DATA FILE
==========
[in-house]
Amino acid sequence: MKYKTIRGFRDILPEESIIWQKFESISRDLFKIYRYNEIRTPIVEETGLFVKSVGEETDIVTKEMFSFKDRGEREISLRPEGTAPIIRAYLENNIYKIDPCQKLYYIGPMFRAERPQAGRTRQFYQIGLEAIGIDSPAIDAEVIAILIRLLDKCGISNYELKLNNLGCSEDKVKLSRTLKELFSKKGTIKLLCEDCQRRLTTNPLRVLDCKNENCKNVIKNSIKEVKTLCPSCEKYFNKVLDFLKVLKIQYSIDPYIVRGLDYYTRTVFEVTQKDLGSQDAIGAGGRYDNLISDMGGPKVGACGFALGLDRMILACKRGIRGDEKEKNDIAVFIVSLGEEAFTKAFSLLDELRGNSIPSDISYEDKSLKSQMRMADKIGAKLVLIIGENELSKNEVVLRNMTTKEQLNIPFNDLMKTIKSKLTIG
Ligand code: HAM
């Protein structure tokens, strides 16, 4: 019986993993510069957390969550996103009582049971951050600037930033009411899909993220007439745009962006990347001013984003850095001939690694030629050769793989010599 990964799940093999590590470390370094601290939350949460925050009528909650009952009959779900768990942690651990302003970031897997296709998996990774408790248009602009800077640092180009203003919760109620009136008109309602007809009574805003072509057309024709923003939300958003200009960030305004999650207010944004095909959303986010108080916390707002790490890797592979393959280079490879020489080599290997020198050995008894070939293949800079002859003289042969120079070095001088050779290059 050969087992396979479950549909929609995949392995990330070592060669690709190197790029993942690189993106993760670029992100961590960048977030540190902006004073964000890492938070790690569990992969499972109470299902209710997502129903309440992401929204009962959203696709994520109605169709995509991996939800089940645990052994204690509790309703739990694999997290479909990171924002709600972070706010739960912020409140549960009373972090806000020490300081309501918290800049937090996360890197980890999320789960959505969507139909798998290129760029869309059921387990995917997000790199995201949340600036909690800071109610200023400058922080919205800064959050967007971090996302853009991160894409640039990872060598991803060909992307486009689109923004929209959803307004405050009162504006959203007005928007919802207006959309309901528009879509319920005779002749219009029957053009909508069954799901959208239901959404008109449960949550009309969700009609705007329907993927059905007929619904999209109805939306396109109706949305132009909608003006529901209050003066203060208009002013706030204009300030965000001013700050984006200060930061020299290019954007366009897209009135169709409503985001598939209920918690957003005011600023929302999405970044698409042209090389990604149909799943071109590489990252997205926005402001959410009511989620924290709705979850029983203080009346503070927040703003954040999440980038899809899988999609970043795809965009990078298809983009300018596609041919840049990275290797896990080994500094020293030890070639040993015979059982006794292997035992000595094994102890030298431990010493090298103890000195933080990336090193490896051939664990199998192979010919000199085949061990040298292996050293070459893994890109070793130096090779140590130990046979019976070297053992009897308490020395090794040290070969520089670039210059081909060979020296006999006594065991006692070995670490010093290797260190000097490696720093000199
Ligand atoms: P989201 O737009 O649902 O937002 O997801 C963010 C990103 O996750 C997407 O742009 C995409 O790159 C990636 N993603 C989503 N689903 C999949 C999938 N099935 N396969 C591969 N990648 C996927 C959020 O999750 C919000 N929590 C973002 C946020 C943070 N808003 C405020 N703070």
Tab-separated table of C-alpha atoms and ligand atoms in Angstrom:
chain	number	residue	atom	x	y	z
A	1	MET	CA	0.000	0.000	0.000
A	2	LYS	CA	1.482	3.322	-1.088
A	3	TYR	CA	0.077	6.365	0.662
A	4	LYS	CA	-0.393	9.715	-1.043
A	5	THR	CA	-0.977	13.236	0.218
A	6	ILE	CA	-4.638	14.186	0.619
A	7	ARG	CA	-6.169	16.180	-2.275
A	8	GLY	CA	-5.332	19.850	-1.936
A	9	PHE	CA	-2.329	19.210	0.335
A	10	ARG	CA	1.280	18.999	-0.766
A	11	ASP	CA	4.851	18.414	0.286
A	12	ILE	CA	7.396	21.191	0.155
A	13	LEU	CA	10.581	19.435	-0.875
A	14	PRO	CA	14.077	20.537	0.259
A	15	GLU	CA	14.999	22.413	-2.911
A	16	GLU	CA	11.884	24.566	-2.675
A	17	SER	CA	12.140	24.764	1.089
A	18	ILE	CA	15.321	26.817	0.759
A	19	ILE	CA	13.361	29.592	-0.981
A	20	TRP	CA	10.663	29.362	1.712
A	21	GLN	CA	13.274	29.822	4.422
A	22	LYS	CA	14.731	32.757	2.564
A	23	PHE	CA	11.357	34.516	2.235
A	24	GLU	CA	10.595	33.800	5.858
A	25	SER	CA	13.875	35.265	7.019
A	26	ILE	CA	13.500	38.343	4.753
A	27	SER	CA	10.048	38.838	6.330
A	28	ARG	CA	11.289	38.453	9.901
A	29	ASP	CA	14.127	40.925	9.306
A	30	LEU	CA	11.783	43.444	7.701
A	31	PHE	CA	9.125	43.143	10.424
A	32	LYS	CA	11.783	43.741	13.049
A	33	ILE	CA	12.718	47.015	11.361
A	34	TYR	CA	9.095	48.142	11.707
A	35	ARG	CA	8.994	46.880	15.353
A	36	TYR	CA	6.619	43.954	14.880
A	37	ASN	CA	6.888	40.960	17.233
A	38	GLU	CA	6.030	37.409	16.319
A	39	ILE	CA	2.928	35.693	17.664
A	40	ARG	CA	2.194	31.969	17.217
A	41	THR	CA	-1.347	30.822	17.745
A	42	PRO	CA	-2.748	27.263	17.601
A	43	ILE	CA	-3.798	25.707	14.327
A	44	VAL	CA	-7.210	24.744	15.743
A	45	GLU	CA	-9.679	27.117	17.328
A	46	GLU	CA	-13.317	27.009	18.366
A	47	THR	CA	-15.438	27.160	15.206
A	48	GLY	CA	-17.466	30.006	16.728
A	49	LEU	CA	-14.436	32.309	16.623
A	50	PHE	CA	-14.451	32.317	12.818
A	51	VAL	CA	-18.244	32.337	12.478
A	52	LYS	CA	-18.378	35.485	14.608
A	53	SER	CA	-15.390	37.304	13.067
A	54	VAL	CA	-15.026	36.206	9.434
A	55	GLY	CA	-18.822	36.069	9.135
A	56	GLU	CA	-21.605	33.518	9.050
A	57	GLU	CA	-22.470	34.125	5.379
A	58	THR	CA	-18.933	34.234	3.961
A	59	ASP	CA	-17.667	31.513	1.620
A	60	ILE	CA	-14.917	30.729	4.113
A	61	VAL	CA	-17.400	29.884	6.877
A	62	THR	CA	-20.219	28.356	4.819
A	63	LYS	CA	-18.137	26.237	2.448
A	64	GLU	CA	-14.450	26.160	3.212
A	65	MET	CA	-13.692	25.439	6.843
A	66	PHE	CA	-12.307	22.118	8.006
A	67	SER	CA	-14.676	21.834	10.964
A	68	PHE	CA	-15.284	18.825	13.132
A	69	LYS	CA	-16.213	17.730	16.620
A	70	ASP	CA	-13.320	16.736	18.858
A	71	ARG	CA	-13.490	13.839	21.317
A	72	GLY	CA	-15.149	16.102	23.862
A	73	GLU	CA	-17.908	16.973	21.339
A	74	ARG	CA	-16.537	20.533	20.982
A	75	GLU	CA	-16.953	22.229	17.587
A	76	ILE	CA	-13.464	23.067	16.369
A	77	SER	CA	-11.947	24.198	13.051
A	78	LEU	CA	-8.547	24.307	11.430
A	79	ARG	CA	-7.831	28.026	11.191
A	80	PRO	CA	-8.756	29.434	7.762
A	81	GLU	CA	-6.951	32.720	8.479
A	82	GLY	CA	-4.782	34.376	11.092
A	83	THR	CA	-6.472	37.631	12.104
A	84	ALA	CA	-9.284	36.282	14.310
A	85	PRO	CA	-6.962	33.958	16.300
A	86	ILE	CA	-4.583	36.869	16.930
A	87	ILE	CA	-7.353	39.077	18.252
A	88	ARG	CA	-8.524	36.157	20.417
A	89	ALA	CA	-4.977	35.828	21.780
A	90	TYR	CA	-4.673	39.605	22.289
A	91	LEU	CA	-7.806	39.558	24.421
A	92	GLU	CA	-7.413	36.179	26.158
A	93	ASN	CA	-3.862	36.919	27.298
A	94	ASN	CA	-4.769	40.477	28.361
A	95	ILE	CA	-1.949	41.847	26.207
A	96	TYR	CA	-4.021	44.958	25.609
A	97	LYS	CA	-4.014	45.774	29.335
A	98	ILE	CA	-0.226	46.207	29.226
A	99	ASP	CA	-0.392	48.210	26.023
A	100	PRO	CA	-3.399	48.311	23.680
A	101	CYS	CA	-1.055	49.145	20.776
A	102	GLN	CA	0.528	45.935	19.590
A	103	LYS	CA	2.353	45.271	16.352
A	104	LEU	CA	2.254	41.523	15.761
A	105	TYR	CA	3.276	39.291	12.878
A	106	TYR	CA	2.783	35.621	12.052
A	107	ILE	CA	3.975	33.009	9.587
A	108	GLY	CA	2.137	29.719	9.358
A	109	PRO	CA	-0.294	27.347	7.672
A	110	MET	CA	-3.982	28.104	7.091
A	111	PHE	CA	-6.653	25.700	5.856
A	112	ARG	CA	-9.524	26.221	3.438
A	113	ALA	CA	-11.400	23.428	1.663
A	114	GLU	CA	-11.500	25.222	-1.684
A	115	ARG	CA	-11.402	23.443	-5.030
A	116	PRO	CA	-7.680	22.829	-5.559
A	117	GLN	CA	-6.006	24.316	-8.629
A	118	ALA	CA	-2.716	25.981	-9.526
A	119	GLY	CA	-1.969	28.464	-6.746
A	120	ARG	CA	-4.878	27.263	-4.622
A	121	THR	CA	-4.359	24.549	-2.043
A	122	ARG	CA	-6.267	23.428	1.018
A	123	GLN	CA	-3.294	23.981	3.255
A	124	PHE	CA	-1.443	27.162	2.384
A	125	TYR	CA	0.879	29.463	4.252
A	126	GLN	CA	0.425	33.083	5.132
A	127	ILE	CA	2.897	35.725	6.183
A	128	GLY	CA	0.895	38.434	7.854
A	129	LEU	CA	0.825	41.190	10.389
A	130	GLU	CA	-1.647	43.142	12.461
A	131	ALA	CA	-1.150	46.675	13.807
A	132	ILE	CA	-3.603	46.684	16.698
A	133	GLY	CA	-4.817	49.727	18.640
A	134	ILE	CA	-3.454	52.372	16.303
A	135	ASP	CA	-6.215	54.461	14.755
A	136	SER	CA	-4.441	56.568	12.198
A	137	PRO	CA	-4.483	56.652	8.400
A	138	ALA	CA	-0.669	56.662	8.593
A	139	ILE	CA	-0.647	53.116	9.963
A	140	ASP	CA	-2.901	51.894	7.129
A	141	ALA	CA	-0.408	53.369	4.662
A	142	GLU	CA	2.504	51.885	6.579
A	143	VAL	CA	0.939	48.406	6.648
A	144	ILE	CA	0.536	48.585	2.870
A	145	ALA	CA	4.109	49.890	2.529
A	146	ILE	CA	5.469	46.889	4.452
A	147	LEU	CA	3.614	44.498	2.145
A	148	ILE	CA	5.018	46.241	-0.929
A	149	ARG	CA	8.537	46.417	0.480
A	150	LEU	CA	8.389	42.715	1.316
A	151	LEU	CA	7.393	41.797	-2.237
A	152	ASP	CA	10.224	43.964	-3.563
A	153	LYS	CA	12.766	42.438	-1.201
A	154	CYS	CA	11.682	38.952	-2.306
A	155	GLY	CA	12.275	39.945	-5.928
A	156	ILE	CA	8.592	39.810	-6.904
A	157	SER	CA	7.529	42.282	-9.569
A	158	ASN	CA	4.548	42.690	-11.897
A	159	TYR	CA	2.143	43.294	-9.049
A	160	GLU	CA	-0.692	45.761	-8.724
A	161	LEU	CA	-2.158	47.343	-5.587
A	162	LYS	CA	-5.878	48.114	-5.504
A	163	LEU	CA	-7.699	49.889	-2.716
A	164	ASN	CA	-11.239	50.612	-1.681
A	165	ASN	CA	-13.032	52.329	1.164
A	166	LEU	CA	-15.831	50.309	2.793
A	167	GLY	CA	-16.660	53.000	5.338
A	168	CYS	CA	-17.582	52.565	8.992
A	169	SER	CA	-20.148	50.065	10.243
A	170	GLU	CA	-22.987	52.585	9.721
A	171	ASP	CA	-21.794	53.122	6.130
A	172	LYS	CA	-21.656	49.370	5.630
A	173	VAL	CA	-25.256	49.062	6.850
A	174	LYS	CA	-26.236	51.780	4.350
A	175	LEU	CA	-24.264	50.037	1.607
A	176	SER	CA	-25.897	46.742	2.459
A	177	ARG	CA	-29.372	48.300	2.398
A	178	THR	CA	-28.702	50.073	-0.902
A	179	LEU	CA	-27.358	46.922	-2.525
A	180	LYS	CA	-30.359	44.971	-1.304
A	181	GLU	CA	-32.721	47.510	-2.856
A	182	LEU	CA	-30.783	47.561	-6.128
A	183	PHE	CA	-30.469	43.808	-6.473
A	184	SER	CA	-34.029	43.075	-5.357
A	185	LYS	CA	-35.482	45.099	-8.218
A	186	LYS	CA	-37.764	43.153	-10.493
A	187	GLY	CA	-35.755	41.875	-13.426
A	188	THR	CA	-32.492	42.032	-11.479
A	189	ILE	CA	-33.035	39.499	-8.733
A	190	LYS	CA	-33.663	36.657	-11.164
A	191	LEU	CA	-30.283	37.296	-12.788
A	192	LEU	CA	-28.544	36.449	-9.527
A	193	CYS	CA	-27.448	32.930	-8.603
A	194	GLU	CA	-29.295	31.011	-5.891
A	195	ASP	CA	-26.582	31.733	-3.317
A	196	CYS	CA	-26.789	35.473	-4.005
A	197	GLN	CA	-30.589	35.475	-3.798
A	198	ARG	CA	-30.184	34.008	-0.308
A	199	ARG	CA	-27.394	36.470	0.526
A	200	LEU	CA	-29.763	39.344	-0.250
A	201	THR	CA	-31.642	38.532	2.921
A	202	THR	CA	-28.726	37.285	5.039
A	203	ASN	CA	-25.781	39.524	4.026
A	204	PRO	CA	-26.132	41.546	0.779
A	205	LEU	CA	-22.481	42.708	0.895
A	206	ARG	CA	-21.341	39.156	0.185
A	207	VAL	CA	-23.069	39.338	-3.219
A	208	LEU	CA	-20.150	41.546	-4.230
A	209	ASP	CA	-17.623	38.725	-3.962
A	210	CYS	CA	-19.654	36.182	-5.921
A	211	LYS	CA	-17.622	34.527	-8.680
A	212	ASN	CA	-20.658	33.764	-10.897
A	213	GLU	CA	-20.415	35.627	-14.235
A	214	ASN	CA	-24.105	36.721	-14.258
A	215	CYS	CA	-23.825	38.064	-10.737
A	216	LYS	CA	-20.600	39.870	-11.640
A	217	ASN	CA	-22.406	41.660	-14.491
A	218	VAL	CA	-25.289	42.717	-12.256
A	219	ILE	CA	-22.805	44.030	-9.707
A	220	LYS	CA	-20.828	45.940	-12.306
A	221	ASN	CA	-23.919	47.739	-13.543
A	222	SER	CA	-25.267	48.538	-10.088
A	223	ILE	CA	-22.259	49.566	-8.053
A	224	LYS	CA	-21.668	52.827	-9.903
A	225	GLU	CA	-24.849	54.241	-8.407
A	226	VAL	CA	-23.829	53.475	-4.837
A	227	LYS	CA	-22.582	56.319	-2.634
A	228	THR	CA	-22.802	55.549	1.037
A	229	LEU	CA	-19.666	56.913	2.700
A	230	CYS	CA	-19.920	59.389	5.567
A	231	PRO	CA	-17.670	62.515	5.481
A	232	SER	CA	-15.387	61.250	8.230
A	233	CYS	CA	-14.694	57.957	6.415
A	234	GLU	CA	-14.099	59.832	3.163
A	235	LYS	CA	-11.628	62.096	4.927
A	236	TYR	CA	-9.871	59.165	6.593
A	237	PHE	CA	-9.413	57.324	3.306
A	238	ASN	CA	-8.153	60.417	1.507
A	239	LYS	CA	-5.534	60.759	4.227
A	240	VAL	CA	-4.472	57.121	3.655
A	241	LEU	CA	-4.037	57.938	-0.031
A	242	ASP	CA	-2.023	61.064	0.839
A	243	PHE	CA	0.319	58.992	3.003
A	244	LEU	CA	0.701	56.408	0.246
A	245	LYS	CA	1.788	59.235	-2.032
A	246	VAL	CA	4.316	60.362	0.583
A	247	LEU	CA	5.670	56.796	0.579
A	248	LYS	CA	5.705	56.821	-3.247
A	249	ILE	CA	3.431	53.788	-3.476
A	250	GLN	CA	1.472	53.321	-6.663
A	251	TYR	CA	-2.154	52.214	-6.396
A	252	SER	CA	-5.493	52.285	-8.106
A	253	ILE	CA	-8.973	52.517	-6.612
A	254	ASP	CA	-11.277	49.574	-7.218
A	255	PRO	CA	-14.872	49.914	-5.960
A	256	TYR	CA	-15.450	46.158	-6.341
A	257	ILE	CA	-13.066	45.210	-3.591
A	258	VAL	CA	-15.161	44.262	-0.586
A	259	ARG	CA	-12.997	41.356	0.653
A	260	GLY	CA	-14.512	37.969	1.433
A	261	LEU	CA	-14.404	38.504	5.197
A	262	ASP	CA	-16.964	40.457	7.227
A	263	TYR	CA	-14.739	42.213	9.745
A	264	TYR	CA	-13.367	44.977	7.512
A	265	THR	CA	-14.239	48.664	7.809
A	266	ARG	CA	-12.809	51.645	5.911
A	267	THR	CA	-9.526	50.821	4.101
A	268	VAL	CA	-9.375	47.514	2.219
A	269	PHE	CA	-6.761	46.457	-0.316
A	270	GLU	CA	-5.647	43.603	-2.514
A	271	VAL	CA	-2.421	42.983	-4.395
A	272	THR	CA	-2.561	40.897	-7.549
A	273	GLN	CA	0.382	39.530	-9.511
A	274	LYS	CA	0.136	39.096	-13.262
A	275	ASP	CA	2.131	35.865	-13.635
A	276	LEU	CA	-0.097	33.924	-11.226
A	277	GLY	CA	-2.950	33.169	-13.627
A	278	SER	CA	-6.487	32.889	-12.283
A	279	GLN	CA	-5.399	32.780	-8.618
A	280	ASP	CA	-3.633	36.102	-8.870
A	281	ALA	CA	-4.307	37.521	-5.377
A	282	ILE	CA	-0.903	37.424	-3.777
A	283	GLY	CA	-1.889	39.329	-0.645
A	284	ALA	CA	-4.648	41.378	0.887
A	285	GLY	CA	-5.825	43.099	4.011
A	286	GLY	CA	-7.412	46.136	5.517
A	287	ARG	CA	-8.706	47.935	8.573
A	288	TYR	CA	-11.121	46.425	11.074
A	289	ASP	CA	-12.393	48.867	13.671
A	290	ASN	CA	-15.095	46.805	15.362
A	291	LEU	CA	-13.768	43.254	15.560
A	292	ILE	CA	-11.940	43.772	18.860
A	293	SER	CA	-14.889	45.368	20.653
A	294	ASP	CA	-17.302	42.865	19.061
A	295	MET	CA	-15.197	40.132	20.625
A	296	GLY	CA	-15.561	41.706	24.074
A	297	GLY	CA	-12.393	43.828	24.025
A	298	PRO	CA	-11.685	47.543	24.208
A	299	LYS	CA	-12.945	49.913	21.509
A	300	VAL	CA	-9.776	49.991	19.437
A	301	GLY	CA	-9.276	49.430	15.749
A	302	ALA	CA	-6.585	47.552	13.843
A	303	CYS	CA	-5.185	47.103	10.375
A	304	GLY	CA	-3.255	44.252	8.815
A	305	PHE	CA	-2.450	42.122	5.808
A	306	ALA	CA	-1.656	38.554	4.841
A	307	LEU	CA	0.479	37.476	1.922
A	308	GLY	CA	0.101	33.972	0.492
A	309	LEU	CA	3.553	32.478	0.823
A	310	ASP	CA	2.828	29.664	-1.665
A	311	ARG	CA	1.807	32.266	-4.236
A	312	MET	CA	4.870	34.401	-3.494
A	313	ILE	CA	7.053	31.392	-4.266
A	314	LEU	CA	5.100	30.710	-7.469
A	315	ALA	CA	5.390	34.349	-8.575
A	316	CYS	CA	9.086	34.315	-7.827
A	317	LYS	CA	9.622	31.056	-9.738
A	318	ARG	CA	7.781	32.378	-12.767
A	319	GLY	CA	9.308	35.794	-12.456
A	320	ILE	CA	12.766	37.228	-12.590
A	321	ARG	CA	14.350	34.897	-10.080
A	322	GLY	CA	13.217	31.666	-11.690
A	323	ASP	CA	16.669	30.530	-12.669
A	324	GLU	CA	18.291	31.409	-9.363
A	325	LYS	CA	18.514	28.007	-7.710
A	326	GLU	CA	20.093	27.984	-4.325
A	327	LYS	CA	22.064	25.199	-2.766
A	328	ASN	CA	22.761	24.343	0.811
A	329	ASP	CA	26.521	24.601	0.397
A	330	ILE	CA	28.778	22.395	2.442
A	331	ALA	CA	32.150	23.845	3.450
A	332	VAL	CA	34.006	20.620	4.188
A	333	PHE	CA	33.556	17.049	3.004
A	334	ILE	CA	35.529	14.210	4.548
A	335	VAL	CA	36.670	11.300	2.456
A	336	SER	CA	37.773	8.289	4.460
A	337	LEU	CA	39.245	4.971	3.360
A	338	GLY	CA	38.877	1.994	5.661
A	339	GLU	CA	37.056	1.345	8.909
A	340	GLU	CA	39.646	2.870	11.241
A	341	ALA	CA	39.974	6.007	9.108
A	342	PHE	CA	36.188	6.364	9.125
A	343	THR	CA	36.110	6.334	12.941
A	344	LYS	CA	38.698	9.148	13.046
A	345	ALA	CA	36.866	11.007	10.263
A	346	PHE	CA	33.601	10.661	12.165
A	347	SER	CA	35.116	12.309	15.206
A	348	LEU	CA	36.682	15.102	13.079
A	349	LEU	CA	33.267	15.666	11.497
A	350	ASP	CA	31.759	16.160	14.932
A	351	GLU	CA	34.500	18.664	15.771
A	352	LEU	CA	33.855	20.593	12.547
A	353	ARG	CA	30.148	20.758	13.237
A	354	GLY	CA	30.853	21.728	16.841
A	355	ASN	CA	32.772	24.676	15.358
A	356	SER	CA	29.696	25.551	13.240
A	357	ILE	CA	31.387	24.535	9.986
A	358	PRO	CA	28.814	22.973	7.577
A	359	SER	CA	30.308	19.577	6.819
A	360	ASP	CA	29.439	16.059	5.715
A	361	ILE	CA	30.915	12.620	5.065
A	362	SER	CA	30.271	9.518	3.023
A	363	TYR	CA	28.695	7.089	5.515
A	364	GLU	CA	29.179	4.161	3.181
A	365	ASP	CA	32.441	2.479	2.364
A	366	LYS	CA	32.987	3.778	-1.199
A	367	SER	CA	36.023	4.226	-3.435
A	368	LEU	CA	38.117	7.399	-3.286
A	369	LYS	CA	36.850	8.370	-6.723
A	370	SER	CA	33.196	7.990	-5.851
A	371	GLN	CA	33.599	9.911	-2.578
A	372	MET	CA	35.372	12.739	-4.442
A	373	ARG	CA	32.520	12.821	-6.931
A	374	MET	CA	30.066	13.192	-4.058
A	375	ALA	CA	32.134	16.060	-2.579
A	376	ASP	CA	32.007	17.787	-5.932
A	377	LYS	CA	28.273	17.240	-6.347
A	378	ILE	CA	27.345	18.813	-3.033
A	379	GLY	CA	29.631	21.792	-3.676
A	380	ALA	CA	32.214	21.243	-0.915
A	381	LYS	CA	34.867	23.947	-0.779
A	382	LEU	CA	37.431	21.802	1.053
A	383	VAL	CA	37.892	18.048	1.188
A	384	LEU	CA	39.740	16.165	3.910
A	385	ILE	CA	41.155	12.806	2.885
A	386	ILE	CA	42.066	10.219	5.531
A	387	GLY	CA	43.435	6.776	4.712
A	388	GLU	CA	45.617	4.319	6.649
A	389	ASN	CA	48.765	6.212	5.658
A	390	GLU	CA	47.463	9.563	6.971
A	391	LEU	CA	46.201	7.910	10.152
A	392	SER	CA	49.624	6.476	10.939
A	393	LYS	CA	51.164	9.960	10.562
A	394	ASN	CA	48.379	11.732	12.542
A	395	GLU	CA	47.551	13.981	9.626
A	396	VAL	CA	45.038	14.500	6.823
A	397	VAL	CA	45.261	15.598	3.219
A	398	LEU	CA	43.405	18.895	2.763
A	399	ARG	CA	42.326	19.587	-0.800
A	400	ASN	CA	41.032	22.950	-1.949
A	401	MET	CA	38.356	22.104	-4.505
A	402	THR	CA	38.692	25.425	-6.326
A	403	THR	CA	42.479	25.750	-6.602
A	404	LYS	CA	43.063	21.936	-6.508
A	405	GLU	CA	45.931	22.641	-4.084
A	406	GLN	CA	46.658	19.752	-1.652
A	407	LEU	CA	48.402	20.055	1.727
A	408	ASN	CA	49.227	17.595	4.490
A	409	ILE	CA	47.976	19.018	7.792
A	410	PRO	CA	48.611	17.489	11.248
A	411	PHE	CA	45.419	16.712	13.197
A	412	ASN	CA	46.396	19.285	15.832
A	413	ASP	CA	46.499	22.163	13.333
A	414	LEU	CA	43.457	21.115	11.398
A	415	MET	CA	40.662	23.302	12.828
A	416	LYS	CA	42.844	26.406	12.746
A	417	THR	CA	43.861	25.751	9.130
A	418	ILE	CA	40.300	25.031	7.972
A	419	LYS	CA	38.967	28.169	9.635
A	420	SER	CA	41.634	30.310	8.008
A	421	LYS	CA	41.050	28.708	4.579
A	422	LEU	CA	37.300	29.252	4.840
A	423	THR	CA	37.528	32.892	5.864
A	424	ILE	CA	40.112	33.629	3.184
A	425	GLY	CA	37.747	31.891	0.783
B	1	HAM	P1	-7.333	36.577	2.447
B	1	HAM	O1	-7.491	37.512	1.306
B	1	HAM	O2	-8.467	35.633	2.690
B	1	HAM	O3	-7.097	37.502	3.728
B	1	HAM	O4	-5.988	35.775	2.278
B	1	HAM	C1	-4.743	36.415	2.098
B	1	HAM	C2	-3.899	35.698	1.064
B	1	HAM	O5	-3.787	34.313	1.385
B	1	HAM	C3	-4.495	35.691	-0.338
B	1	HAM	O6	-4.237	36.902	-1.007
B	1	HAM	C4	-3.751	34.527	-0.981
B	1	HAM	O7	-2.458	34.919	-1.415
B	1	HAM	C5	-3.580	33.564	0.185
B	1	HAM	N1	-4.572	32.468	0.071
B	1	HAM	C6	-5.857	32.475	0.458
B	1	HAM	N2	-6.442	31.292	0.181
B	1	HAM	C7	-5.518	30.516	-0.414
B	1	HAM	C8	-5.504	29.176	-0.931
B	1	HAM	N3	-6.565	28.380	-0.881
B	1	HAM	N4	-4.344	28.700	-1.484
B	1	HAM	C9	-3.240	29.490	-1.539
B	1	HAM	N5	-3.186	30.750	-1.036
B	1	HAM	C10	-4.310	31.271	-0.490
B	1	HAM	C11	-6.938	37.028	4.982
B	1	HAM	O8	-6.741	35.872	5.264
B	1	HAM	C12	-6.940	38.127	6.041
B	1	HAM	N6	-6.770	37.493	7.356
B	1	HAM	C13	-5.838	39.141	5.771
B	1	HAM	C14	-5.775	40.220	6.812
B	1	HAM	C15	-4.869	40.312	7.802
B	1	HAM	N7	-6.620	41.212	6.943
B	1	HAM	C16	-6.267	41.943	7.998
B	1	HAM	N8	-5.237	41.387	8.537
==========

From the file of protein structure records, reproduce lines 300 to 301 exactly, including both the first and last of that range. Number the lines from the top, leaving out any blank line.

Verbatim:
A	293	SER	CA	-14.889	45.368	20.653
A	294	ASP	CA	-17.302	42.865	19.061